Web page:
There's an interesting book called American Police Systems (link). It was written a little before 1920, or around the time of our story's setting: "This study, which I undertook at the invitation of the Bureau of Social Hygiene, as a companion volume to European Police Systems, was practically completed when the United States entered the war in 1917." "Bureau of Social Hygiene". Now that is a name that evokes dread! The book does a good job of highlighting how anti-authoritarian Americans used to be--to the extent that even police officers violently rejected the trappings of authority. I really like this paragraph about the rejection of police uniforms: "In nothing was the undisciplined attitude of the police more clearly shown than in their refusal to wear uniforms. Although by 1855 a beginning had been made by a few communities in the shape of regulation hats and caps, no city had at this time a completely uniformed force. "Un-American," "undemocratic," "militarism," "King's livery," "a badge of degradation and servitude," "an imitation of royalty " — ideas of this kind formed the basis of opposition to putting policemen in uniform. In New York the policemen were simply guards in citizen's clothes, armed with 33-inch clubs." That some of their rebukes used anti-monarchical language is very relevant. Compare this America of the 1800's, where uniforms were viewed with suspicion by many, to the world of our story where soldiers in 'braided jackets' and 'jaunty caps' roam the streets with lances. It wasn't until 1856 that policemen in New York adopted uniforms: "Even when the New York police finally adopted a uniform early in 1856, it was not standardized for the whole force. Each ward had its own uniform as it saw fit. The summer uniform in some wards consisted of white duck suits ; other wards adopted colors ; some wore straw hats and some felt. In Philadelphia in 1856 the attempt to make the police even wear badges outside their coats met with bitter opposition. Only after much persuasion did Mayor Conrad induce them to adopt regulation caps, and not until late in 1860 did they put on complete uniforms." The book also does a good job of showing us how "foreign races" (Italians, Poles, Irishmen, etc.) were seen as a threat to peace and order before the First World War: "Homogeneity simplifies the task of government. Long-established traditions of order and standards of public conduct, well-understood customs and practices which smooth the rough edges of personal contact, a definite racial temperament and a fixed set of group-habits by which conflicting interests are more readily comprehended and adjusted — in short, the social solidarity and cohesiveness which come only from a common language and a common heritage — all these factors, so interwoven in French and English community life, and so essential in facilitating the maintenance of law, are utterly unknown in many of the towns and cities of the United States. Our larger cities, indeed, are often divided by more or less well defined lines into nationalistic sections : Italians, Chinese, Poles, Russians, Czechs, Slavs, each with their own districts, where they settle in colony fashion. Here, frequently in comparative isolation, they speak their own language, read their own newspapers, maintain their own churches and their peculiar social life." These were not small groups, and the dread they evoked is palpable: "In America — to use only a few illustrations at random — New York's foreign-born population is 41%, Chicago and Boston 36% each, Cleveland and Providence 34% each, Detroit 33%. This contrast can be emphasized in another way. London has 14,000 Italians among her foreign-born; Paris has 26,000. New York has 340,000; Chicago has 45,000. London has 45,000 foreign-born Russians; Paris 18,000. New York has 485,000; Chicago 121,000. Where Paris has 7,000 Austro-Hungarians, New York has 267,000. Where London has 27,000 Poles. Chicago has 126,000. London's 42,000 foreign-born Germans must be contrasted with New York's 280,000 and with Chicago's 185,000. New York's Italian-born population is greater than the combined populations of Bologne and Venice. She has more German-born residents than has Bremen, Konigsberg, Aix la Chapelle, Posen, Kiel or Danzig. Only three cities of old Austria-Hungary — Vienna, Budapest and Prague — have a larger Austro-Hungarian population than New York, while in Chicago the foreign-born Austro-Hungarians outnumber the population of Brunn, Cracow or Gratz. In only five Russian cities — Petrograd, Moscow, Odessa, Warsaw and Kiev — can a Russian population be found greater than that of New York." These anxieties impelled the reformers, who sought to build a better world by confronting division in America...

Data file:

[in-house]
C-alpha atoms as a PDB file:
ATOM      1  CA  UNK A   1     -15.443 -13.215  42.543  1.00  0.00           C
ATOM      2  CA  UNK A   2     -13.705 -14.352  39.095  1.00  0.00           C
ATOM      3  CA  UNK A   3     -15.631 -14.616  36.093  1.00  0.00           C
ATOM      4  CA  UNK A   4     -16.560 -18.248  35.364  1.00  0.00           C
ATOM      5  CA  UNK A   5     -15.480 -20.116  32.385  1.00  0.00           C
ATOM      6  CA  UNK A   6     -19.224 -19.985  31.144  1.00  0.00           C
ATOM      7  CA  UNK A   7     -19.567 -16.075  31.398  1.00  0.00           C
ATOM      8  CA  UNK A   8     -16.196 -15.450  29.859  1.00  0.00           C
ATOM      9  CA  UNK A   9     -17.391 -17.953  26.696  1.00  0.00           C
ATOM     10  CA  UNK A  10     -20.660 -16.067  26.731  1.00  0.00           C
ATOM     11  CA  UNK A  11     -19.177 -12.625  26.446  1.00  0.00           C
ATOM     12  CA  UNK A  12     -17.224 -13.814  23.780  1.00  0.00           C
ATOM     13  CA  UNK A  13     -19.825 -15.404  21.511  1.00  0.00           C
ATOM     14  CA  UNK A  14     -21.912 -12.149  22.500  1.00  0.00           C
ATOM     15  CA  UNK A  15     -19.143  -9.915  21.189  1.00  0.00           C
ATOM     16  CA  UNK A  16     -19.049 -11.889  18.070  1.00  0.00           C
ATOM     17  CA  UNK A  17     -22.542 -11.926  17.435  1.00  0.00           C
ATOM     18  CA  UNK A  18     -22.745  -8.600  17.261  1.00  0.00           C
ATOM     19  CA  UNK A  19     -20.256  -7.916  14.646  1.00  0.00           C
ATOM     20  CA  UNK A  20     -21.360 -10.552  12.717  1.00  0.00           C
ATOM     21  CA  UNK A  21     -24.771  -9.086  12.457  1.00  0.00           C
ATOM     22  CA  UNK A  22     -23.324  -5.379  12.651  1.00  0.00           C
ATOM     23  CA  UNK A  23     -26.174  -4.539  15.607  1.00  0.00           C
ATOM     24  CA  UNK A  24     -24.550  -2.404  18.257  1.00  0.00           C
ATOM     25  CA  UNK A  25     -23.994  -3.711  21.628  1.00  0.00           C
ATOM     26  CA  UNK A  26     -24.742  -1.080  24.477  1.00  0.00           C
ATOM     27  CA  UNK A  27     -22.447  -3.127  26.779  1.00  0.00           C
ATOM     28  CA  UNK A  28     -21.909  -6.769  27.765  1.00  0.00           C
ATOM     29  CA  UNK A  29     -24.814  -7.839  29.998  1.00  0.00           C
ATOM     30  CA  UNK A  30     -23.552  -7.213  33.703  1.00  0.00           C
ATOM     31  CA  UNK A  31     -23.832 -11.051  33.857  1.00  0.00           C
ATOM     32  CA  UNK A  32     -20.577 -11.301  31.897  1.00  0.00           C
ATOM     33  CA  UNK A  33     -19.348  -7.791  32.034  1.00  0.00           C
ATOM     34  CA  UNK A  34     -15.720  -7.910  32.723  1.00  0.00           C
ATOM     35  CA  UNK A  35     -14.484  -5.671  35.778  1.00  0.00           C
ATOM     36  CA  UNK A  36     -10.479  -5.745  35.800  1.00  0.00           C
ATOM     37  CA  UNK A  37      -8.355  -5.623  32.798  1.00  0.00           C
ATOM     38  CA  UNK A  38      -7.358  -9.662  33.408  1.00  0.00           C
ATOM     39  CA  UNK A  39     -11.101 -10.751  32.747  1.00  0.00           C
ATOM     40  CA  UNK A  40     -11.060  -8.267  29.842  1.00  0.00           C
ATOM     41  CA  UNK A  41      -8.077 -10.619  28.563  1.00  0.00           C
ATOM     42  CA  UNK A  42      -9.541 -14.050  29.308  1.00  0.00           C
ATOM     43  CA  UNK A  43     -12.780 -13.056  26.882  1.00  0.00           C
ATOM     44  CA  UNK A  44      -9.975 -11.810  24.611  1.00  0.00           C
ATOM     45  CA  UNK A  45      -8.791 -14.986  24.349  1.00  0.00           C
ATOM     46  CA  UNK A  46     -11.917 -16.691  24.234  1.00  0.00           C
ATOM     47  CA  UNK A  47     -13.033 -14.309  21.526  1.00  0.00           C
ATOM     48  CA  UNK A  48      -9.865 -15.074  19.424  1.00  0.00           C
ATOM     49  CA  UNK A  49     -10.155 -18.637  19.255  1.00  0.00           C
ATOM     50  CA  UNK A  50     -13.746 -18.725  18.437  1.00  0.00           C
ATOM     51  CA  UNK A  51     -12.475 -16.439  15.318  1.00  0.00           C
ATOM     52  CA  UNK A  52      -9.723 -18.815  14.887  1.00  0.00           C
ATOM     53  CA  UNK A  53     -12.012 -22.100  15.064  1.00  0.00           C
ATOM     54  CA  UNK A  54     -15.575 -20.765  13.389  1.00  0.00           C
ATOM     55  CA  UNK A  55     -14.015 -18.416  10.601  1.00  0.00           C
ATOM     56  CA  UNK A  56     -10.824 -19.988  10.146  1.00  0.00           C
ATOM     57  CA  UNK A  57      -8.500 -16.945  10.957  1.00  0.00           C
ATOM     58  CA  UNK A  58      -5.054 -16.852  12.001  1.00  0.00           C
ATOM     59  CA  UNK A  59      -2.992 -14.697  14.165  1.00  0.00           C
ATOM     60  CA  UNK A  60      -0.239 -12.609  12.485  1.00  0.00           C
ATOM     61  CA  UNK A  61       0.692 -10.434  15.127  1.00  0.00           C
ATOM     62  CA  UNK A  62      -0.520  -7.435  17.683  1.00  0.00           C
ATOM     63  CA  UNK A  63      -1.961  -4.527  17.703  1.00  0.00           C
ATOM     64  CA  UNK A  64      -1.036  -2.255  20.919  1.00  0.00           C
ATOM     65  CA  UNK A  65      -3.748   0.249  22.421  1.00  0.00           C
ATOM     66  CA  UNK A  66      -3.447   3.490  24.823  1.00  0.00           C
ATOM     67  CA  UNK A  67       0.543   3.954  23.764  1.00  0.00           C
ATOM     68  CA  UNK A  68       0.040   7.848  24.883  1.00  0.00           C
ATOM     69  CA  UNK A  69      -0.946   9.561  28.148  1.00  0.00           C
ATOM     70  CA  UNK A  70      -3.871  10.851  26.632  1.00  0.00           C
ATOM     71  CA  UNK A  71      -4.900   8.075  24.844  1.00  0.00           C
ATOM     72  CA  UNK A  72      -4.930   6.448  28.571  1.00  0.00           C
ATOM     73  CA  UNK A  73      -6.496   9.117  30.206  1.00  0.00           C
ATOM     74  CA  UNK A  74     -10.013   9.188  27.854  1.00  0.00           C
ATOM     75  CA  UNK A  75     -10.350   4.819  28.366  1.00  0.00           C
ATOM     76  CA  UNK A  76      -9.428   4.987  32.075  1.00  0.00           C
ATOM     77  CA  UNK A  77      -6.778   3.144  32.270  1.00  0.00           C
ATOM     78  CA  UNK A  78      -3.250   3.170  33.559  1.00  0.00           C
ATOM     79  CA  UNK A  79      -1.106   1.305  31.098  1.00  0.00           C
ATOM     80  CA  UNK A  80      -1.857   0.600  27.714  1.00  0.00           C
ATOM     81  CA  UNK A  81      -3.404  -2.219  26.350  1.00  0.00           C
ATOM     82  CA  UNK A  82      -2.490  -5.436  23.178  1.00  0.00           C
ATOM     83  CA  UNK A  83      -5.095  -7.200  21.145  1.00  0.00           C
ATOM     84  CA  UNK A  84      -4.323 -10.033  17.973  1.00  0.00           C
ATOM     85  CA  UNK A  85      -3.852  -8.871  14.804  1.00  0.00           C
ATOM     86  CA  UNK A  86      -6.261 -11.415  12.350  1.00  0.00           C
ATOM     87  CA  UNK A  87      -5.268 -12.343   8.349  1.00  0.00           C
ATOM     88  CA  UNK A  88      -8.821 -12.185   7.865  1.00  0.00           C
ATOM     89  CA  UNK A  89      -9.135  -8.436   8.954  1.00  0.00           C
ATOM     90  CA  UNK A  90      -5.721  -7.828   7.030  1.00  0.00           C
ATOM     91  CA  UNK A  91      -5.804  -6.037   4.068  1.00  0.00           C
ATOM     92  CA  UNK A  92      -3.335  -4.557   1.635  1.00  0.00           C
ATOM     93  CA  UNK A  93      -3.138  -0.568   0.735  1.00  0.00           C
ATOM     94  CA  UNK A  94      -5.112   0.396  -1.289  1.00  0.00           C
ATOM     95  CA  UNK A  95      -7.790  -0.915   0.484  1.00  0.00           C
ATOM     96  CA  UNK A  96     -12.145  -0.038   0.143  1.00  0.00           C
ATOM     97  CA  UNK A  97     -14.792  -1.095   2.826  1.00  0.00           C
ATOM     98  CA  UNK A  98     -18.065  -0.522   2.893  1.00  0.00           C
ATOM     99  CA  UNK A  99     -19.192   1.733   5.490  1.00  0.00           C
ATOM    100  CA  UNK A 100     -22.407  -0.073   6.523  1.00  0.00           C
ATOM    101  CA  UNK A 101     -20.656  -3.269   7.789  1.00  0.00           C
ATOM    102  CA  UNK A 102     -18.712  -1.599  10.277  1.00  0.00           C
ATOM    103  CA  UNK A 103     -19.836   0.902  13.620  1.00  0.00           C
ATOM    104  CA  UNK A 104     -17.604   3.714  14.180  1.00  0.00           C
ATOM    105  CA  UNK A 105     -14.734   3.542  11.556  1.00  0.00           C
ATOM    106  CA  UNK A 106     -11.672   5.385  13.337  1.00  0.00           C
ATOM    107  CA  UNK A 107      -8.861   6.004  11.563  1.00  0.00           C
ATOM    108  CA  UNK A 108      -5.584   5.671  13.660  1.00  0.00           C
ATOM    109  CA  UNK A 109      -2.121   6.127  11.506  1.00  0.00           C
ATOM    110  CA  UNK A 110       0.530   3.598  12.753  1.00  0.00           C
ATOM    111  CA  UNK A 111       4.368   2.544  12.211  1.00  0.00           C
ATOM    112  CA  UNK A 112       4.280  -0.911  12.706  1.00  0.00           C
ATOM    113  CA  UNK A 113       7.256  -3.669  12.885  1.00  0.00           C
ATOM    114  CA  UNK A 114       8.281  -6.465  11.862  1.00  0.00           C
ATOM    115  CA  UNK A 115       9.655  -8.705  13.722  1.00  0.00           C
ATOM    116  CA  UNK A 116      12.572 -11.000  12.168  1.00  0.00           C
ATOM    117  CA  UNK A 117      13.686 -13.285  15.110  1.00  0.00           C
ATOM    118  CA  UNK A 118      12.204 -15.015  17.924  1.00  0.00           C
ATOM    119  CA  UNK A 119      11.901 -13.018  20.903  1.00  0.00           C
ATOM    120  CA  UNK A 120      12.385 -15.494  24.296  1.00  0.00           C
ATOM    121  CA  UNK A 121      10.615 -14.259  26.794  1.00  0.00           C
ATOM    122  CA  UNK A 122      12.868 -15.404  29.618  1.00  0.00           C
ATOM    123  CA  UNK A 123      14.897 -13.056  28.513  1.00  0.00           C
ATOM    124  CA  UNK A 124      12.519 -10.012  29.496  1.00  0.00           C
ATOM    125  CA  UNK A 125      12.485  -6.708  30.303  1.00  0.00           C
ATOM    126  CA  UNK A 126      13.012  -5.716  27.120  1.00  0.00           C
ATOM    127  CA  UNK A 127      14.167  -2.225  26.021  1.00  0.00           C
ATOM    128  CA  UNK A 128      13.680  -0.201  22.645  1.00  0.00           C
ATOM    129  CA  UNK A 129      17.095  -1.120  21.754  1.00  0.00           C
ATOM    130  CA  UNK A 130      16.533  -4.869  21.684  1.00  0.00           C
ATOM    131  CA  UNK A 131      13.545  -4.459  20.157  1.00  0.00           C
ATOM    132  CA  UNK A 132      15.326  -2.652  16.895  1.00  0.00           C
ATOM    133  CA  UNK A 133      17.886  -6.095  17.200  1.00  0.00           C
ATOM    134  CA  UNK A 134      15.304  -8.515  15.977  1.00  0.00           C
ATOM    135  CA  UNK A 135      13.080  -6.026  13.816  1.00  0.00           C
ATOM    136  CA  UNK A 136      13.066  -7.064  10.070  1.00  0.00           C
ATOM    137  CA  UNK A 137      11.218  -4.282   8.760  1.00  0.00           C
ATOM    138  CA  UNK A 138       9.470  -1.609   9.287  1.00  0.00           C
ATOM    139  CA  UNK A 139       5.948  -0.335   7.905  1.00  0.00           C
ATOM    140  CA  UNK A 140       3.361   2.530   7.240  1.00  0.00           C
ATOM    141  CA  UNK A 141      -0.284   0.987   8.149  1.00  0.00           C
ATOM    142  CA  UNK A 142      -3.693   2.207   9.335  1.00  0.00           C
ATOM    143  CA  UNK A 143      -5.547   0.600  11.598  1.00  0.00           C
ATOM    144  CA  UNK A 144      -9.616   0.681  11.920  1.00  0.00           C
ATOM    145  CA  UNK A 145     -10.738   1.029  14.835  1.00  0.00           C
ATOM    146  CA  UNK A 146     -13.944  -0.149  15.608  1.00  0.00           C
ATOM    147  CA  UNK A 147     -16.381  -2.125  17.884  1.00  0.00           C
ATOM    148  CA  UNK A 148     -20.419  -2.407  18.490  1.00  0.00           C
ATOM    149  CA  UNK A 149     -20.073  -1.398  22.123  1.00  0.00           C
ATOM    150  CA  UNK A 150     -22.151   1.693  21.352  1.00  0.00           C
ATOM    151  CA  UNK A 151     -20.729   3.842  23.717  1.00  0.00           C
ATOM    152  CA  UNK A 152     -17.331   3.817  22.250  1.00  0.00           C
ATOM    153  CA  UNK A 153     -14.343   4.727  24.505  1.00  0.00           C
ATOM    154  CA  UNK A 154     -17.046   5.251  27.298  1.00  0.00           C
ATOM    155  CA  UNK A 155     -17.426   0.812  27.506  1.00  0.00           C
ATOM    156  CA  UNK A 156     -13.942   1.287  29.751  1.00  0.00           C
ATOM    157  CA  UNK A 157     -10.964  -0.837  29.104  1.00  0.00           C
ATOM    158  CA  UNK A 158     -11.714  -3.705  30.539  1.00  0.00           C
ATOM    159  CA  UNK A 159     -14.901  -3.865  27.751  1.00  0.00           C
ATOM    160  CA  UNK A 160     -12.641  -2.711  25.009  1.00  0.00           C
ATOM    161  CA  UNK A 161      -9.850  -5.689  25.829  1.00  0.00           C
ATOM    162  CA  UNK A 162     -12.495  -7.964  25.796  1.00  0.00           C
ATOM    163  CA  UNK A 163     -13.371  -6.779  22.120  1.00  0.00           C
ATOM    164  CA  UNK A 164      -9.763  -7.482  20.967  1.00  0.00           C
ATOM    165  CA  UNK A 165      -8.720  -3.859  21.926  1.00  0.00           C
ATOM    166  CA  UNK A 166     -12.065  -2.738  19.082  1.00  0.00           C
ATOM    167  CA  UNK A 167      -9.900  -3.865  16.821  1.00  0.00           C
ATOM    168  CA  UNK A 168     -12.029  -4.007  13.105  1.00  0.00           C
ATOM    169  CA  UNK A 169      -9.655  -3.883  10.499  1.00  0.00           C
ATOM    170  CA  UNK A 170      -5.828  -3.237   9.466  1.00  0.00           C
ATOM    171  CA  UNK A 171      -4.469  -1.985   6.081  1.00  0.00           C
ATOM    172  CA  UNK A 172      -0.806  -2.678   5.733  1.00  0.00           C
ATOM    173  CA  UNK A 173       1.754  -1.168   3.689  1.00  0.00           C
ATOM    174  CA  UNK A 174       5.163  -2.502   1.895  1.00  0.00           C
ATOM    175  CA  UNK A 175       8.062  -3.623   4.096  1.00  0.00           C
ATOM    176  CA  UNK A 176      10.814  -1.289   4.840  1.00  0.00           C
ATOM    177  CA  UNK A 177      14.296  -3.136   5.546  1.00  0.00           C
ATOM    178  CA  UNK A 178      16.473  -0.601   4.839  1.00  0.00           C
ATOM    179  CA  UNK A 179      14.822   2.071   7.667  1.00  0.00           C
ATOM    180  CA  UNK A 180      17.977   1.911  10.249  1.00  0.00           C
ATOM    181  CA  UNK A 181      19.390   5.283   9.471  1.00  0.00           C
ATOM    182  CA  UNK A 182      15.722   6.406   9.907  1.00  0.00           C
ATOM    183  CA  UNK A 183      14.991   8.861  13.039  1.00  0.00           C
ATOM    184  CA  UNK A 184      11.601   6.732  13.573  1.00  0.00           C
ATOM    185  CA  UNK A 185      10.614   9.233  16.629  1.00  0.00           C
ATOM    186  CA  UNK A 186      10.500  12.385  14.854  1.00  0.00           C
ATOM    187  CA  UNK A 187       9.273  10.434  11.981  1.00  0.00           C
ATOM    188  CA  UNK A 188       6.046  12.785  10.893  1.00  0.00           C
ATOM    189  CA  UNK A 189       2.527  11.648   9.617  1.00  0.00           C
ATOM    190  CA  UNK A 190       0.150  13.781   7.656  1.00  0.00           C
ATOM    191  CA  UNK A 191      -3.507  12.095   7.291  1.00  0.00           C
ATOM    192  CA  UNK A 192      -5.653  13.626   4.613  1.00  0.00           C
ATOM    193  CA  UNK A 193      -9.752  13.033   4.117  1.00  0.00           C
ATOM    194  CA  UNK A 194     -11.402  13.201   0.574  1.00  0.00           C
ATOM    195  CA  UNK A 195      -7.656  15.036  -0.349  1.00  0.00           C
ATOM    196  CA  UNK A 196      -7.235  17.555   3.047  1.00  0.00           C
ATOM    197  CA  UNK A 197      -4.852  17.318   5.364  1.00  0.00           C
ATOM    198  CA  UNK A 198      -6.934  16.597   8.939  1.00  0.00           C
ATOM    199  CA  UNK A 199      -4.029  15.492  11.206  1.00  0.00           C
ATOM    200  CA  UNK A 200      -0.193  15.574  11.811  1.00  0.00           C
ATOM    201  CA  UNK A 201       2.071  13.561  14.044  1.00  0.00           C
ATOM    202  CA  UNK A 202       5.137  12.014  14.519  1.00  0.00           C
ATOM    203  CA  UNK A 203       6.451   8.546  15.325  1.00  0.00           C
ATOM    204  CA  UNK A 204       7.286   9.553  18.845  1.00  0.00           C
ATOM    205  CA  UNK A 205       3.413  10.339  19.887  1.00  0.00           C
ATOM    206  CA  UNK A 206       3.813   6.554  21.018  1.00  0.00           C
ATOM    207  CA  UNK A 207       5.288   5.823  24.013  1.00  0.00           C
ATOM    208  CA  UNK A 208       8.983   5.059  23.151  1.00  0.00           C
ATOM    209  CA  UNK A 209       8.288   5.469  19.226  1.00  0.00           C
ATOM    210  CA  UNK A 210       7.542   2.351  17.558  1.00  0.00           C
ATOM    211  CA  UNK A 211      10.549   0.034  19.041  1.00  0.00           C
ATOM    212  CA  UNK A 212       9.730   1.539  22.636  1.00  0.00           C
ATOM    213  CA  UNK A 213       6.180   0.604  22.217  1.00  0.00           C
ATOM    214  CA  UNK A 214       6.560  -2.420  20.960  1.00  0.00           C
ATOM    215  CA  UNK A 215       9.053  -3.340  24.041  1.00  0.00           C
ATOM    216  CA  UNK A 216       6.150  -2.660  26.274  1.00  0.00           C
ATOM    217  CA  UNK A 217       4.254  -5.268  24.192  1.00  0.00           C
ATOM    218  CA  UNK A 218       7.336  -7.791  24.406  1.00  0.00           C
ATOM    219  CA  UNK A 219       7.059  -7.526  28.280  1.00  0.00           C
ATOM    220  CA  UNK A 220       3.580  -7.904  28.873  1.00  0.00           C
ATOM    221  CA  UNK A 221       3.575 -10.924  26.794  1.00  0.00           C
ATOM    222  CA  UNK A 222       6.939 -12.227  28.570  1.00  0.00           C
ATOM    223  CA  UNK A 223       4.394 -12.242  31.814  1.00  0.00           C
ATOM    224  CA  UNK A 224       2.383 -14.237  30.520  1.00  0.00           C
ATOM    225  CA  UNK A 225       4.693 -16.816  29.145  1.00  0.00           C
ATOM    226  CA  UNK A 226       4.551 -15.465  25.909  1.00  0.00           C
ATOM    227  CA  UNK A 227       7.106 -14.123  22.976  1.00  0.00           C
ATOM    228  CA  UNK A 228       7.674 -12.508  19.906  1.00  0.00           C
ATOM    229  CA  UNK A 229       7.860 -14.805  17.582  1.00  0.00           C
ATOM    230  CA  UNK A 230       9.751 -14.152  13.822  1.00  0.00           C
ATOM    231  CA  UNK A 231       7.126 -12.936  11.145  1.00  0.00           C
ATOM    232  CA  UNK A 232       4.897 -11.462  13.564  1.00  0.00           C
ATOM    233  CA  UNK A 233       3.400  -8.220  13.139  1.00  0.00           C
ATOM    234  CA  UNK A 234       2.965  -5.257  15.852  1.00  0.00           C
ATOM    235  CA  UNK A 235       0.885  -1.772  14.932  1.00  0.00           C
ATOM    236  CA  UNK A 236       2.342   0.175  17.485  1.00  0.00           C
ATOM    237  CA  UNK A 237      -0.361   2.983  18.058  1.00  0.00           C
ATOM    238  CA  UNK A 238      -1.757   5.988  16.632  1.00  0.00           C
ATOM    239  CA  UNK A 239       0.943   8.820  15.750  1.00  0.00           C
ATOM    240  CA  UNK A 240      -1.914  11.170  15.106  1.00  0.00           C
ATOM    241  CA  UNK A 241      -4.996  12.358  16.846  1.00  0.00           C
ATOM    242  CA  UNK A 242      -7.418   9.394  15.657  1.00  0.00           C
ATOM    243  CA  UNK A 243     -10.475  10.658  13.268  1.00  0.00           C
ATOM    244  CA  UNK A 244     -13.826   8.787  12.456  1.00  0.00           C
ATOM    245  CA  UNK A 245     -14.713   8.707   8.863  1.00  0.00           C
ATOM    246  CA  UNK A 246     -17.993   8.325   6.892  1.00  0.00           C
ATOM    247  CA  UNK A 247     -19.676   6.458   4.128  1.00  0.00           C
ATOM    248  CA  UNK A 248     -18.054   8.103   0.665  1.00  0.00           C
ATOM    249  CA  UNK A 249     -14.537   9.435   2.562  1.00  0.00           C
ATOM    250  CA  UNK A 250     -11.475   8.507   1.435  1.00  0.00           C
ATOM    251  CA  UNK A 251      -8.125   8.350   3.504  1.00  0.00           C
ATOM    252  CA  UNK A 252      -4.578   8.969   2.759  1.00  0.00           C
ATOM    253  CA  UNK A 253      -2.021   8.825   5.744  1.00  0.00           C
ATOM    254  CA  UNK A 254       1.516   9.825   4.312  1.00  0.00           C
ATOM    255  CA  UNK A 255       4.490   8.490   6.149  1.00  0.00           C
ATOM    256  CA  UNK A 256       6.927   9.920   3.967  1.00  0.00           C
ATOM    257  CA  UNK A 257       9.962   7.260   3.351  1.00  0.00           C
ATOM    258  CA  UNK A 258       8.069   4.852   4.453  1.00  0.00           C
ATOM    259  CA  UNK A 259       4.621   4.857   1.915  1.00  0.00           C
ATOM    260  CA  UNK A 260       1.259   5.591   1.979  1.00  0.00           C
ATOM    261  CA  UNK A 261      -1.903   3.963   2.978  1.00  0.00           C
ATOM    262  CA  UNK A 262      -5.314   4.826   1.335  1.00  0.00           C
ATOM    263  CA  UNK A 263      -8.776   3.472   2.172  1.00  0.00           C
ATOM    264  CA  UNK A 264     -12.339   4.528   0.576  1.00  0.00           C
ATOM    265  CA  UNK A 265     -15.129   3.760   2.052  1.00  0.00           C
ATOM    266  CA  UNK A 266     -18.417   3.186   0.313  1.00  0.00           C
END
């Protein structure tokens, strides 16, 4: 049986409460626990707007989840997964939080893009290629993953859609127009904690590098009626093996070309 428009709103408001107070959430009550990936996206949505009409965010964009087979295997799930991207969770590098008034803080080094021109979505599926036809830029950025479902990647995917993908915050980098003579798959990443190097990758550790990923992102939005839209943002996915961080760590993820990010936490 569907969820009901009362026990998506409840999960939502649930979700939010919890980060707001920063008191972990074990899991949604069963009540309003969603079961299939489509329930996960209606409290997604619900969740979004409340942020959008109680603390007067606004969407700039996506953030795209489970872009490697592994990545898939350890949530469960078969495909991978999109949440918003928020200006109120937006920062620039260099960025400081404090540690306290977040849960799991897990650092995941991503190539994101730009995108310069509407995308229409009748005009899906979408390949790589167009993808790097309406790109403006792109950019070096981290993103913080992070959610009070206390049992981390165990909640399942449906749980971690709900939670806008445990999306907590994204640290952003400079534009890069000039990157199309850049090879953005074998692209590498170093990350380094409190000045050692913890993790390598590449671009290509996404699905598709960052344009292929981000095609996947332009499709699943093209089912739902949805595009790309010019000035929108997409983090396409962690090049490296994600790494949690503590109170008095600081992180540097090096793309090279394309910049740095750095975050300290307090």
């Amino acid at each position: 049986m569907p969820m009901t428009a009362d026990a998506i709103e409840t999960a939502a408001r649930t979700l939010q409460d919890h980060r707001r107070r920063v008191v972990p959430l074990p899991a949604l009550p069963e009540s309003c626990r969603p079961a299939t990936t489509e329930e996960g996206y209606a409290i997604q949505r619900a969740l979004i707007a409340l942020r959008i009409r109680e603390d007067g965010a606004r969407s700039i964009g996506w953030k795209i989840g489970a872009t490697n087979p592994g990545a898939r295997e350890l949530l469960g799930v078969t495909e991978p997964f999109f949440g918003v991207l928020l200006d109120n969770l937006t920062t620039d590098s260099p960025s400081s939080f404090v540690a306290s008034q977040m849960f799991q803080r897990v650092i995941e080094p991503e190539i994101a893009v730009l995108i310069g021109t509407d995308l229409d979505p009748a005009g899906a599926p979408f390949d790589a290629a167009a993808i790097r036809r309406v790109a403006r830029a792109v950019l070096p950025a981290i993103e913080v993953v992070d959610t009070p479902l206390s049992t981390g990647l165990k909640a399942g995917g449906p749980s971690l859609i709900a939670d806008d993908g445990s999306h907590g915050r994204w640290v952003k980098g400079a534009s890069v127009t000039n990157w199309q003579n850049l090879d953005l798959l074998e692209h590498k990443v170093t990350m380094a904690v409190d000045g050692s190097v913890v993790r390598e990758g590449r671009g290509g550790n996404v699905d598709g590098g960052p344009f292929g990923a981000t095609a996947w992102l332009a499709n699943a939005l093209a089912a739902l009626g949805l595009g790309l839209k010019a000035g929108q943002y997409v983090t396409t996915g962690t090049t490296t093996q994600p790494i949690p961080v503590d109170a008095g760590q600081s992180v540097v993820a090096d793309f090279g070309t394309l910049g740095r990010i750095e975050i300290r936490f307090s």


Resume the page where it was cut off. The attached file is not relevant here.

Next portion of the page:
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The Beast in the Cave